FRANKFORT — A state lawmaker wants random drug testing of adult Kentuckians who receive food stamps, Medicaid or other state assistance.
Those who fail the test would lose their benefits under House Bill 208, filed by Rep. Lonnie Napier, R-Lancaster.
Napier’s proposal has won the backing of powerful House Speaker Greg Stumbo, D-Prestonsburg, but critics say it would stigmatize welfare recipients and possibly harm their innocent children.
“I’m not a hard-hearted guy,” said Napier. “I believe there is a need for public assistance for those who need it, but I understand some are using these funds to buy drugs.”
Napier said the goal “is to get people off drugs.”
“Most employers require it for their workers,” he said of drug testing. “We need to do the same for those getting assistance through the state.”
Napier said he would alter the bill when the legislature resumes Feb. 1 so it requires the state Cabinet for Health and Family Services to set up mandatory, random testing of the blood or urine of any Kentuckian 18 or older who receives welfare benefits, food stamps or state medical assistance.
There would be exceptions for those who have a prescription for a controlled substance, he said.
Making the testing random would ensure the bill is constitutional, Napier said.
Under the proposal, adults on welfare who test positive for drugs would lose their assistance. They could get it back by passing a drug test at a later date determined by the state.
It’s not certain how much the bill would cost the state, but Napier said there are more than 600,000 adult Kentuckians on welfare, and a drug test would cost about $30. If all recipients took a test, the cost would be at least $18 million.
But Napier said random testing could lower the overall cost of assistance programs because those abusing drugs wouldn’t be eligible for help. He also said the state would save money “by getting more people off drugs.”
“People are calling me from all over the state, telling me about people who are selling food stamps or other public assistance for drugs,” Napier said.
Sheila Schuster, who works with organizations that advocate for disabled Kentuckians, said her concern with Napier’s bill is “it fans the flames of people who misunderstand the plight of those who receive assistance and would put more negative connotation on them.”
Schuster said she would like to know whether there are data that show a higher percentage of substance abuse among those who receive assistance compared to the general population.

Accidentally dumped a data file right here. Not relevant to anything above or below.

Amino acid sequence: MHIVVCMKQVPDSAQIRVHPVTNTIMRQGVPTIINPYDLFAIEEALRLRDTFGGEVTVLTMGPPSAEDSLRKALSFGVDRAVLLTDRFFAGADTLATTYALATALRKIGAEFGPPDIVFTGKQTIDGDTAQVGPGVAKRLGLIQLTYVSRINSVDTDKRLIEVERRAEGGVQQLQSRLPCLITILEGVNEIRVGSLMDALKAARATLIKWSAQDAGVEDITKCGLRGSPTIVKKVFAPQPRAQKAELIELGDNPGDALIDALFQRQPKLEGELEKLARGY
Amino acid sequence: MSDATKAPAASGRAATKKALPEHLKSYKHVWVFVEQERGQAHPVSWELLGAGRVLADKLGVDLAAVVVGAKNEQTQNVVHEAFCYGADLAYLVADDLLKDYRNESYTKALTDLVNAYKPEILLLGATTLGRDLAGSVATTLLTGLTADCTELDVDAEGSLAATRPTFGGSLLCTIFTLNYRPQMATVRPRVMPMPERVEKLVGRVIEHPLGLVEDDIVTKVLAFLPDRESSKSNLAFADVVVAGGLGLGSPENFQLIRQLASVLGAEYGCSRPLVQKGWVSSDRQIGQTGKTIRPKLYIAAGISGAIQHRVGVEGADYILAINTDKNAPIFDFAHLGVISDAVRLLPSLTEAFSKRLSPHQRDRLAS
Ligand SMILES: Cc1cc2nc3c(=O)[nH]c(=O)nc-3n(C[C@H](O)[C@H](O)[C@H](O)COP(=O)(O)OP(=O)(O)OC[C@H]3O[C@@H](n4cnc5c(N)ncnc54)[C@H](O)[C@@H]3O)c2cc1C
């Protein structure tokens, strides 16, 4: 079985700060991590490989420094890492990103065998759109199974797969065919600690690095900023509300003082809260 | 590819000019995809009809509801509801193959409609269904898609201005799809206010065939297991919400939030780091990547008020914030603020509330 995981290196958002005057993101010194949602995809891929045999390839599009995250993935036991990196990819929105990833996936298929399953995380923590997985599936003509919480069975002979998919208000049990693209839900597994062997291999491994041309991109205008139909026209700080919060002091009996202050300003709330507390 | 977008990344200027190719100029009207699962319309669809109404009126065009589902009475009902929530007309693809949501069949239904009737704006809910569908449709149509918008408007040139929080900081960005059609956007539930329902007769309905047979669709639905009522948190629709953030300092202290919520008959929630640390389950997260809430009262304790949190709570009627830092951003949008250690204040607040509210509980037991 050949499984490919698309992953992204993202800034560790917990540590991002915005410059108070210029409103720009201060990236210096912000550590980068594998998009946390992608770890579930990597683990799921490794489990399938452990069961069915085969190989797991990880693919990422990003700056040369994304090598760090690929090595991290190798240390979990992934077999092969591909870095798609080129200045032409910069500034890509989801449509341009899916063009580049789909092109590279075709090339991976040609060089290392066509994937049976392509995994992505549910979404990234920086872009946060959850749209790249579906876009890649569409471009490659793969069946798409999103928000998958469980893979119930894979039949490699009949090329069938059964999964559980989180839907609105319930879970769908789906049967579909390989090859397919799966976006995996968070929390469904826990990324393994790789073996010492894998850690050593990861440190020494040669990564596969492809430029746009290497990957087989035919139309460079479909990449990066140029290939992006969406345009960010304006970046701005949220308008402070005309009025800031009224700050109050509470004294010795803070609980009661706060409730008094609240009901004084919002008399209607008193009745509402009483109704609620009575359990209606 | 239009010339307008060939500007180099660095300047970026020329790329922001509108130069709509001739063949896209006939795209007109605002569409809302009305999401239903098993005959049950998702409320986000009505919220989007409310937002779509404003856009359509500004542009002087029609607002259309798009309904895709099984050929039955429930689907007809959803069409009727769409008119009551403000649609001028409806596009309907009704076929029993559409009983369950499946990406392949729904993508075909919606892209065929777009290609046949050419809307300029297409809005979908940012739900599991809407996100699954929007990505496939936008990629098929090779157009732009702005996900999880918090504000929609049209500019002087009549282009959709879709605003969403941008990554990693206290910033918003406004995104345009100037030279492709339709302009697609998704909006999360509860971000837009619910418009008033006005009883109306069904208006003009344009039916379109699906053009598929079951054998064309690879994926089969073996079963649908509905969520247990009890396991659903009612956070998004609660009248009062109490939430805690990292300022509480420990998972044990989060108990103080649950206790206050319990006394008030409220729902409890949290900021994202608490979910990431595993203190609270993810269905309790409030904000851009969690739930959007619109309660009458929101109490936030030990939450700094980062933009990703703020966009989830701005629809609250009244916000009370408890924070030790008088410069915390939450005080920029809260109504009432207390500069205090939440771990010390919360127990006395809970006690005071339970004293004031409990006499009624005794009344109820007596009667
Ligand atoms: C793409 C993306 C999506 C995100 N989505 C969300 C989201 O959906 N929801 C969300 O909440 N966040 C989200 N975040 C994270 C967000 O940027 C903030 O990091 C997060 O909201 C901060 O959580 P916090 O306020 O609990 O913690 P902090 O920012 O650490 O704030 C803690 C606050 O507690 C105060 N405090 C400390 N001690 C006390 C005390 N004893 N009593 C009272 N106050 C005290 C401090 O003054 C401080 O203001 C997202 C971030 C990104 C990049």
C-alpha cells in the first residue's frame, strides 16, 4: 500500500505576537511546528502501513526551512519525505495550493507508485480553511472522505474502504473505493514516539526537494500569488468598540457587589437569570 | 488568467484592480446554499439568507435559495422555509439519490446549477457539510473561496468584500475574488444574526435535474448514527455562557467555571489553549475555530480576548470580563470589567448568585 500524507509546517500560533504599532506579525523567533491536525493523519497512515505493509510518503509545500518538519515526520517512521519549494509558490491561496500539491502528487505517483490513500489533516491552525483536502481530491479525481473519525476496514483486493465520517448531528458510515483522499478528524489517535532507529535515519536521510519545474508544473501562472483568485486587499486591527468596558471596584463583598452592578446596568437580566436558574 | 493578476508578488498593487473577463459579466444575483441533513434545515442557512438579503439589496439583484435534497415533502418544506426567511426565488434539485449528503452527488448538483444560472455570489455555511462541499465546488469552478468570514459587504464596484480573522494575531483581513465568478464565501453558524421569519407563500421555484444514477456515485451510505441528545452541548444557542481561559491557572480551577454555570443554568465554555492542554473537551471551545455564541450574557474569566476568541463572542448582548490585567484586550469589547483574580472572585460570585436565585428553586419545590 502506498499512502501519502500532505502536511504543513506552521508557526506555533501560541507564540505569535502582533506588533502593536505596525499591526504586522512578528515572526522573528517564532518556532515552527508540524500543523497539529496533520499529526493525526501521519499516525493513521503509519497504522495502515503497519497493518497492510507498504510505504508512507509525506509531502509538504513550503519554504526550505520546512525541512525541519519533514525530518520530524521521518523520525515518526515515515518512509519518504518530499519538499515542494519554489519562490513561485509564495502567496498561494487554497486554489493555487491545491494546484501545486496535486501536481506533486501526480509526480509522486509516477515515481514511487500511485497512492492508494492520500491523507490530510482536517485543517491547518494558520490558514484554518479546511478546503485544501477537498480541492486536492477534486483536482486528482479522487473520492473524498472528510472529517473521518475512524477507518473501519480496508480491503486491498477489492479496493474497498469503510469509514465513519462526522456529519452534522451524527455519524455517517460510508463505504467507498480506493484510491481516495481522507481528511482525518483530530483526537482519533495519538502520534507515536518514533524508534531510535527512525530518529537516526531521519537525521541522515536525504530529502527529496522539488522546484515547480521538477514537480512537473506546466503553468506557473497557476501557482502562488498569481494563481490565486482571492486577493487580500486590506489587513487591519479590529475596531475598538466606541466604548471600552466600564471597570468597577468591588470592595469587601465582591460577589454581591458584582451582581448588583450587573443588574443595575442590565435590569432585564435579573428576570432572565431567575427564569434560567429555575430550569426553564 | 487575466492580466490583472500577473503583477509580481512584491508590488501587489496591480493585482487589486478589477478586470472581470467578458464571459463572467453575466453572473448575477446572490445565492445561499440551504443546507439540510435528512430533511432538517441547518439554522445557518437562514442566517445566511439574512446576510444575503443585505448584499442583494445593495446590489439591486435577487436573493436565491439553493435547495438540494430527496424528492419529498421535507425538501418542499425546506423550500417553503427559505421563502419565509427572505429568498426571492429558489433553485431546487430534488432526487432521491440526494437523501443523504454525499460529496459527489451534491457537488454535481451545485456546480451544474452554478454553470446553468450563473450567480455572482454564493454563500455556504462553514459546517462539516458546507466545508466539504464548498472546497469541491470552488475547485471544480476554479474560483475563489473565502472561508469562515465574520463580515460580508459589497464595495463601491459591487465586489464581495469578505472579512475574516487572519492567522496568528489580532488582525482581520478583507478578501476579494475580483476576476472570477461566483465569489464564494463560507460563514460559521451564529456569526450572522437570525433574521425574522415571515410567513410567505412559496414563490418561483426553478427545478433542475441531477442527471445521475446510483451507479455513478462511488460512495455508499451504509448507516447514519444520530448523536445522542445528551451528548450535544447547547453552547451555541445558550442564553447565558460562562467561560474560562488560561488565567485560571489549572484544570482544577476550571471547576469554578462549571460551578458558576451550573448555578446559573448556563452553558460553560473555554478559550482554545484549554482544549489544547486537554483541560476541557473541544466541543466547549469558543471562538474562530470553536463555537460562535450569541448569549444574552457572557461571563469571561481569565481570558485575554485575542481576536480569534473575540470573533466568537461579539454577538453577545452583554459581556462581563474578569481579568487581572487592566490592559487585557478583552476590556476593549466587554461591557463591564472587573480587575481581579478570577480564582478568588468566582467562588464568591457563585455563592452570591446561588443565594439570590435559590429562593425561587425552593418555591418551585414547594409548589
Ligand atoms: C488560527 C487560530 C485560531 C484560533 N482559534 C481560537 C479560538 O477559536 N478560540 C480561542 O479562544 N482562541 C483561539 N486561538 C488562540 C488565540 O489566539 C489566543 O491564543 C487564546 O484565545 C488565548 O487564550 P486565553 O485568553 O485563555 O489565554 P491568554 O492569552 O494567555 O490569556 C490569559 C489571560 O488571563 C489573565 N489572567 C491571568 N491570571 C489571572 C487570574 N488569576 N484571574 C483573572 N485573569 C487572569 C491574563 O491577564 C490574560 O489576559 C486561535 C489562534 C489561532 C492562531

Schuster, who advocates for offering substance abuse treatment to all Medicaid recipients, also said backers of the bill should spell out how to handle children of drug-tested welfare recipients.
Substance abuse treatment for Kentucky Medicaid recipients is limited now to children and pregnant women, she said.
Instead of harming children, Napier said, the proposal would help protect kids from parents who abuse drugs. “Who would want their children raised in an environment where money is being used for drugs instead of groceries?” he asked.
Napier did not know whether any other state has a policy similar to his proposal.
Though his bill has not been assigned to a committee for a hearing, Napier noted it is backed by Republicans and Democrats.
Thirteen House members have signed on as co-sponsors, including Stumbo, who was the state’s attorney general from 2003 to 2007 and has served in the House for more than 26 years.
“As attorney general and as a legislator, I have done all I can to curb illegal drug use in the state,” Stumbo said in a statement. “I view this issue in that light, and that’s why I signed on as co-sponsor.”
Napier filed a similar bill during last year’s regular session without Stumbo’s co-sponsorship, but it never got out of the House Health and Welfare Committee. The committee’s chairman, Rep. Tom Burch, D-Louisville, could not be reached for comment.
Terry Brooks, executive director of Kentucky Youth Advocates, said he would like to see the bill “create an early warning system to treat those on illegal drugs instead of punishing children whose parents lose assistance.”
Gwenda Bond, a spokeswoman for the state cabinet that would administer the drug-testing program, said the cabinet was “still reviewing the bill. We have no position on it at this time.”